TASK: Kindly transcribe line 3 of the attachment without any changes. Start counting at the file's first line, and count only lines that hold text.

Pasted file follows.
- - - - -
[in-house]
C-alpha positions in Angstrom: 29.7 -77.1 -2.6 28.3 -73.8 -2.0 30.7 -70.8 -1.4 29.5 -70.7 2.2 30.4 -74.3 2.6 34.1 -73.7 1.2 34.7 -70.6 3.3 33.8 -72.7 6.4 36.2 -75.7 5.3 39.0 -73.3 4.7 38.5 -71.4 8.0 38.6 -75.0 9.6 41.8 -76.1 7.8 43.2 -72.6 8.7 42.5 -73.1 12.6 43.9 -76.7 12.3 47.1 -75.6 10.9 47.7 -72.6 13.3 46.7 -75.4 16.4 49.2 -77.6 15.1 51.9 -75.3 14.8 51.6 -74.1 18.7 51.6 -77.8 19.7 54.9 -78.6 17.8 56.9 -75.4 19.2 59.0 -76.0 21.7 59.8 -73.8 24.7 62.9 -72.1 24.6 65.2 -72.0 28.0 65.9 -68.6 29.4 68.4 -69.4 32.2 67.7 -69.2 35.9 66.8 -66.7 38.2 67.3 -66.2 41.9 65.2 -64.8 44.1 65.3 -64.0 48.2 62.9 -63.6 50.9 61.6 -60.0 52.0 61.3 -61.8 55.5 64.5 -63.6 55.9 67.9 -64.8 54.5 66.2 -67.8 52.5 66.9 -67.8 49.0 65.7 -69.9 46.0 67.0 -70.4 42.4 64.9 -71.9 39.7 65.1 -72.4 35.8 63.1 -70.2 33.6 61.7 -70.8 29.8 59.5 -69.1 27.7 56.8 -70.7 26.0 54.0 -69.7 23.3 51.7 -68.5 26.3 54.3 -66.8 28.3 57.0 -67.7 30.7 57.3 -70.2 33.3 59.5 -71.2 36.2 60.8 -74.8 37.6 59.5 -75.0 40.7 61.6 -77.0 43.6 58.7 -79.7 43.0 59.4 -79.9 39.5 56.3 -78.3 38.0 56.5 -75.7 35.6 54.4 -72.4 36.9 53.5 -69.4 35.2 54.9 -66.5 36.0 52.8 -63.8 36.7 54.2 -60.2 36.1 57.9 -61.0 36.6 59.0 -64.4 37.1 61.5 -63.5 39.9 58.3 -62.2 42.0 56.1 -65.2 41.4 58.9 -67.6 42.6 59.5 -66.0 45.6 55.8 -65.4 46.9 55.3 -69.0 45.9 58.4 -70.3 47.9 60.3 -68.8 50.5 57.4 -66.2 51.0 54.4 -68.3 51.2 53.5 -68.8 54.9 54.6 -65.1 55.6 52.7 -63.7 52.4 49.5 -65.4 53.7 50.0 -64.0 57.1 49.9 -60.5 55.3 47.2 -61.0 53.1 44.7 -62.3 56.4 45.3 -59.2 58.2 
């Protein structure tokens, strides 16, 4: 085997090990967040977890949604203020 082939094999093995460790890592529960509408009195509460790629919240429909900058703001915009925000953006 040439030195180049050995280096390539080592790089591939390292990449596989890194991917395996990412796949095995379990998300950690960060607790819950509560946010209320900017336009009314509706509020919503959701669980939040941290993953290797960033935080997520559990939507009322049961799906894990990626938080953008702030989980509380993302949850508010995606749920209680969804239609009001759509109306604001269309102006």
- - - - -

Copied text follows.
């Protein structure tokens, strides 16, 4: 085997090990967040977890949604203020 082939094999093995460790890592529960509408009195509460790629919240429909900058703001915009925000953006 040439030195180049050995280096390539080592790089591939390292990449596989890194991917395996990412796949095995379990998300950690960060607790819950509560946010209320900017336009009314509706509020919503959701669980939040941290993953290797960033935080997520559990939507009322049961799906894990990626938080953008702030989980509380993302949850508010995606749920209680969804239609009001759509109306604001269309102006």